Tumor-induced immune tolerance poses a major challenge for therapeutic interventions aimed to manage cancer. We explored approaches to overcome T-cell suppression in murine breast and kidney adenocarcinomas, and lung fibrosarcoma expressing immunogenic antigens. We observed that treatment with a reversible proteasome inhibitor bortezomib (1 mg/kg body weight) in tumor-bearing mice significantly enhanced the expression of lymphocyte-stimulatory cytokines IL-2, IL-12, and IL-15. Notably, bortezomib administration reduced pulmonary nodules of mammary adenocarcinoma 4T1.2 expressing hemagglutinin (HA) model antigen (4T1HA) in mice. Neutralization of IL-12 and IL-15 cytokines with a regimen of blocking antibodies pre- and post-adoptive transfer of low-avidity HA518-526-specific CD8+T-cells following intravenous injection of 4T1HA cells increased the number of pulmonary tumor nodules. This neutralization effect was counteracted by the tumor metastasis-suppressing action of bortezomib treatments. In bortezomib-treated 4T1HA tumor-bearing mice, CD4+T-cells showed increased IL-2 production, CD11c+ dendritic cells showed increased IL-12 and IL-15 production, and HA-specific activated CD8+T-cells showed enhanced expression of IFNγ, granzyme-B and transcription factor eomesodermin. We also noted a trend of increased expression of IL-2, IL-12 and IL-15 receptors as well as increased phosphorylation of STAT5 in tumor-infiltrating CD8+T-cells following bortezomib treatment. Furthermore, bortezomib-treated CD8+T-cells showed increased phosphorylation of mitogen-activated protein kinase p38, and Akt, which was abrogated by phosphatidylinositide 3-kinase (PI3K) inhibitor. These data support the therapeutic potential of bortezomib in conjunction with other immunotherapies to augment the strength of convergent signals from CD8+T-cell signaling molecules including TCR, cytokine receptors and downstream PI3K/Akt/STAT5 pathways to sustain CD8+T-cell effector function in the tumor microenvironment.
The treatment of advanced renal cell carcinoma has posed a challenge for decades, in part because of common themes related to intrinsic resistance to cytotoxic chemotherapy and the obscure biology of these cancer types. Forward movement in the treatment of the renal cell carcinomas thus can be approached in 2 ways: by splitting the tumor types along histologic and molecular features, in the hopes of coupling highly precision-focused therapy on a subset of patients who have disease with the most potential for benefit; or by lumping the various biologies and histologies together, to include the rarer renal cell carcinoma types with the more common types. The former strategy satisfies the desire for customized precision in treatment delivery, whereas the latter strategy allows clinicians to offer a wider therapeutic menu in a set of diseases we are continuing to learn about on a physiologic and molecular level. Cancer 2017;123:200-209. © 2016 American Cancer Society.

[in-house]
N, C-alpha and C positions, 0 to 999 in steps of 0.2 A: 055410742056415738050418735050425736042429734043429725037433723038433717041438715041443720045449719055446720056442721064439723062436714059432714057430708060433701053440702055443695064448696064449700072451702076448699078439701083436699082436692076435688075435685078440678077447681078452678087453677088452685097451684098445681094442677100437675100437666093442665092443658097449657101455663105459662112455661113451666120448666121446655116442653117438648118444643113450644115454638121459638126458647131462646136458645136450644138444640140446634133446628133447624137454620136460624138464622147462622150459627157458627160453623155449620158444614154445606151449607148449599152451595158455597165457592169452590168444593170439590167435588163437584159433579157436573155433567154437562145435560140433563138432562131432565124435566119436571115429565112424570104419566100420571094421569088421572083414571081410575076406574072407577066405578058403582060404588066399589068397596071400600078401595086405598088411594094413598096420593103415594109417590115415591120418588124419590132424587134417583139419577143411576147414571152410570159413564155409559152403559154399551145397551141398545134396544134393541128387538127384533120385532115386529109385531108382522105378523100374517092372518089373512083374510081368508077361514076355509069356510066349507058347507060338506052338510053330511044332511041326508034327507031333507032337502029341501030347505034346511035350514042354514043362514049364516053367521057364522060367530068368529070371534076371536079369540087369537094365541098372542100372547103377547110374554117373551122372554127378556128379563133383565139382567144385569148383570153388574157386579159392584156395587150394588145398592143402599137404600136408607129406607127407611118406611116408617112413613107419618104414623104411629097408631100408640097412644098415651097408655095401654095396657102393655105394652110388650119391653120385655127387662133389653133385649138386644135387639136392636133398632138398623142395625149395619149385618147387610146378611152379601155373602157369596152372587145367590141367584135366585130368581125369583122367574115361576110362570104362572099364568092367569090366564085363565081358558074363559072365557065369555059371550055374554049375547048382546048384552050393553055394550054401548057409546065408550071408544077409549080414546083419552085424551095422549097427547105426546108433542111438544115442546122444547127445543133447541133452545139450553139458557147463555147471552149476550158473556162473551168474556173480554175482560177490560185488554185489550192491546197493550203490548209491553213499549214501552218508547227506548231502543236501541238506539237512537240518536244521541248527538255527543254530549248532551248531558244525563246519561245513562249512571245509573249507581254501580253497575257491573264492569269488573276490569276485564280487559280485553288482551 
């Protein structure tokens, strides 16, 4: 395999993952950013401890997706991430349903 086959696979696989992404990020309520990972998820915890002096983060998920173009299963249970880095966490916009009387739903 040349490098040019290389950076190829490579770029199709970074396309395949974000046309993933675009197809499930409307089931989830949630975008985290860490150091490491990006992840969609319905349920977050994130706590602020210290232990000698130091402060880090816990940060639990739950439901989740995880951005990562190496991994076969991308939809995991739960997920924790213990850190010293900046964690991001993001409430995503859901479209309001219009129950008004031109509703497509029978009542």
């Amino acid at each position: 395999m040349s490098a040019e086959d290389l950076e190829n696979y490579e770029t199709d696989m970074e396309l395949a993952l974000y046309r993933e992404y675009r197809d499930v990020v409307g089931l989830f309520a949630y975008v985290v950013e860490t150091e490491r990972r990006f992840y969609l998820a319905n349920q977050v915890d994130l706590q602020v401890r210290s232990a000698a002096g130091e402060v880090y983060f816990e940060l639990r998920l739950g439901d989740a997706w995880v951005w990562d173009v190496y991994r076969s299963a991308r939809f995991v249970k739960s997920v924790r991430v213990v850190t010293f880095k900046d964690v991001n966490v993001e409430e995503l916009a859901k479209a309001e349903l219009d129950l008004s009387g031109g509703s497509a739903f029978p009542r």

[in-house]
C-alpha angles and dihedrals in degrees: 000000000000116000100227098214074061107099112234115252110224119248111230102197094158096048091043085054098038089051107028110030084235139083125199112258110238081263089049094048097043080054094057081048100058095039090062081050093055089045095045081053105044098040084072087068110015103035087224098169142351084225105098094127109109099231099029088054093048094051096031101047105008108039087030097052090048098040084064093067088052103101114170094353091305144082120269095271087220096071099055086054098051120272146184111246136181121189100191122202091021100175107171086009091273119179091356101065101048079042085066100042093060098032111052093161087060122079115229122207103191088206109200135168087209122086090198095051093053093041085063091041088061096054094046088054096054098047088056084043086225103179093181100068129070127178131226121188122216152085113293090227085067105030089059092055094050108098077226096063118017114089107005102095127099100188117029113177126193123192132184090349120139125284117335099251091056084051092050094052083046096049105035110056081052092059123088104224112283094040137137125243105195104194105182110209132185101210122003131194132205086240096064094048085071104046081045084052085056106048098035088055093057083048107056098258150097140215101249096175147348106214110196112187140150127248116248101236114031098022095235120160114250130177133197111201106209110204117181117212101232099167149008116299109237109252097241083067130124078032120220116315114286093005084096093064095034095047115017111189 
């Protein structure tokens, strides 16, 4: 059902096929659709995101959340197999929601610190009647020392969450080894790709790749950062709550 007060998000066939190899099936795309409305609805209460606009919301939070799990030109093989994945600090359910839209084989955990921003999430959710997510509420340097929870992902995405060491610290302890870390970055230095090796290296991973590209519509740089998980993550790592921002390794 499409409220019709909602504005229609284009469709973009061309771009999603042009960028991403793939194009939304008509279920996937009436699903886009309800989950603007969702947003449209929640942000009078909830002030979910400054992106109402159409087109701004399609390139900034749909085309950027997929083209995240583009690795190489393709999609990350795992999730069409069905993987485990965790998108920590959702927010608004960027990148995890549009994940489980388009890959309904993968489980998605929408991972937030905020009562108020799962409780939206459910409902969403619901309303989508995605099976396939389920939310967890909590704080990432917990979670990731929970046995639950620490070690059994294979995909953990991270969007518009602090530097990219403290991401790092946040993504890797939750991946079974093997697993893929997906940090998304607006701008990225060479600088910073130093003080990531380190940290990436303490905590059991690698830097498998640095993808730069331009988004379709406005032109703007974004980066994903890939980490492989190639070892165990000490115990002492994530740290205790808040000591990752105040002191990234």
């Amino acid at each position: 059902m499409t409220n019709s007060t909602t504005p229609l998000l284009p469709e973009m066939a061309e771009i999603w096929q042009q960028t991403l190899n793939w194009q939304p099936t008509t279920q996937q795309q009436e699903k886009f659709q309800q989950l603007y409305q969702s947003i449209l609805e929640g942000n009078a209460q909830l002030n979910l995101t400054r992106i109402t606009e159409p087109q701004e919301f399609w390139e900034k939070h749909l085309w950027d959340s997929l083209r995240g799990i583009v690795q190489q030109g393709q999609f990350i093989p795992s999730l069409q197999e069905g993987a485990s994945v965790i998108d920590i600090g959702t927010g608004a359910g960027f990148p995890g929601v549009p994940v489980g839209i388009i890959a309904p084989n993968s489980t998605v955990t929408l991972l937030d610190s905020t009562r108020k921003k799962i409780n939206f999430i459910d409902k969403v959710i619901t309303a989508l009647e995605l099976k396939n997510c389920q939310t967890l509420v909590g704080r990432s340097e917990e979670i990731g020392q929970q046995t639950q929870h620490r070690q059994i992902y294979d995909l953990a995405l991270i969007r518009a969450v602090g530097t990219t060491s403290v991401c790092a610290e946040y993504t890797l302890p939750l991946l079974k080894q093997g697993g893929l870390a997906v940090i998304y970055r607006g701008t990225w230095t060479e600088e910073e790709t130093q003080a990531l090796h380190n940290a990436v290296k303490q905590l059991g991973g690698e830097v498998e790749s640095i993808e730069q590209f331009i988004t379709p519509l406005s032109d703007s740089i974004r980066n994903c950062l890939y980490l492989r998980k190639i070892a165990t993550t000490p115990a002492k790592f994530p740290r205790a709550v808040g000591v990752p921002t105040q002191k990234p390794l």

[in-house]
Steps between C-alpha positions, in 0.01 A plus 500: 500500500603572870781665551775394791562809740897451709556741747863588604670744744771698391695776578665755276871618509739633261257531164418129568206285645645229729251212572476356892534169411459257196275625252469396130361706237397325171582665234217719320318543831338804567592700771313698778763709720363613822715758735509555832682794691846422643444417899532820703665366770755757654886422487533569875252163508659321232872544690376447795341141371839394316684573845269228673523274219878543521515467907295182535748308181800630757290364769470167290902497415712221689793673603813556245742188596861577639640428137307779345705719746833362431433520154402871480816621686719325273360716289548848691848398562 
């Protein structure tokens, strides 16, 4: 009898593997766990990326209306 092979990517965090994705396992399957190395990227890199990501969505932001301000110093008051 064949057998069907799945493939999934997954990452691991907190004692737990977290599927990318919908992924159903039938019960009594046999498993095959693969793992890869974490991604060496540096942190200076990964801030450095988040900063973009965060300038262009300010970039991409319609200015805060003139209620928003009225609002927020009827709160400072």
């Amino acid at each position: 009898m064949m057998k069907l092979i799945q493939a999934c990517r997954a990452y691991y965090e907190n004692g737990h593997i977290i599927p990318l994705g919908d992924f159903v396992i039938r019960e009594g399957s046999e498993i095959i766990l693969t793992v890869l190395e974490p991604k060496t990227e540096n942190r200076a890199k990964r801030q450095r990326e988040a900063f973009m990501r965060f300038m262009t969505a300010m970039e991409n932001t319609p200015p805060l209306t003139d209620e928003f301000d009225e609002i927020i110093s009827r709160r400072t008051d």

© 2016 American Cancer Society.
The renal cell carcinomas (RCC), clear cell, papillary, and chromophobe, have recently undergone an unmatched genomic characterization by The Cancer Genome Atlas. This analysis has revealed new insights into each of these malignancies and underscores the unique biology of clear cell, papillary, and chromophobe RCC. Themes that have emerged include distinct mechanisms of metabolic dysregulation and common mutations in chromatin modifier genes. Importantly, the papillary RCC classification encompasses a heterogeneous group of diseases, each with highly distinct genetic and molecular features. In conclusion, this review summarizes RCCs that represent a diverse set of malignancies, each with novel biologic programs that define new paradigms for cancer biology. Mol Cancer Res; 14(7); 589-98. ©2016 AACR.
©2016 American Association for Cancer Research.
PURPOSE - Targeted therapies in renal cell carcinoma (RCC) are limited by acquired resistance. Novel therapeutic targets are needed to combat resistance and, ideally, target the unique biology of RCC subtypes.
EXPERIMENTAL DESIGN - Tyrosine kinases provide critical oncogenic signaling and their inhibition has significantly impacted cancer care. To describe a landscape of tyrosine kinase activity in RCC that could inform novel therapeutic strategies, we performed a mass spectrometry-based system-wide survey of tyrosine phosphorylation in 10 RCC cell lines as well as 15 clear cell and 15 papillary RCC human tumors. To prioritize identified tyrosine kinases for further analysis, a 63 tyrosine kinase inhibitor (TKI) drug screen was performed.
RESULTS - Among the cell lines, 28 unique tyrosine phosphosites were identified across 19 kinases and phosphatases including EGFR, MET, JAK2, and FAK in nearly all samples. Multiple FAK TKIs decreased cell viability by at least 50% and inhibited RCC cell line adhesion, invasion, and proliferation. Among the tumors, 49 unique tyrosine phosphosites were identified across 44 kinases and phosphatases. FAK pY576/7 was found in all tumors and many cell lines, whereas DDR1 pY792/6 was preferentially enriched in the papillary RCC tumors. Both tyrosine kinases are capable of transmitting signals from the extracellular matrix and emerged as novel RCC therapeutic targets.
CONCLUSIONS - Tyrosine kinase profiling informs novel therapeutic strategies in RCC and highlights the unique biology among kidney cancer subtypes. Clin Cancer Res; 22(22); 5605-16. ©2016 AACR.
©2016 American Association for Cancer Research.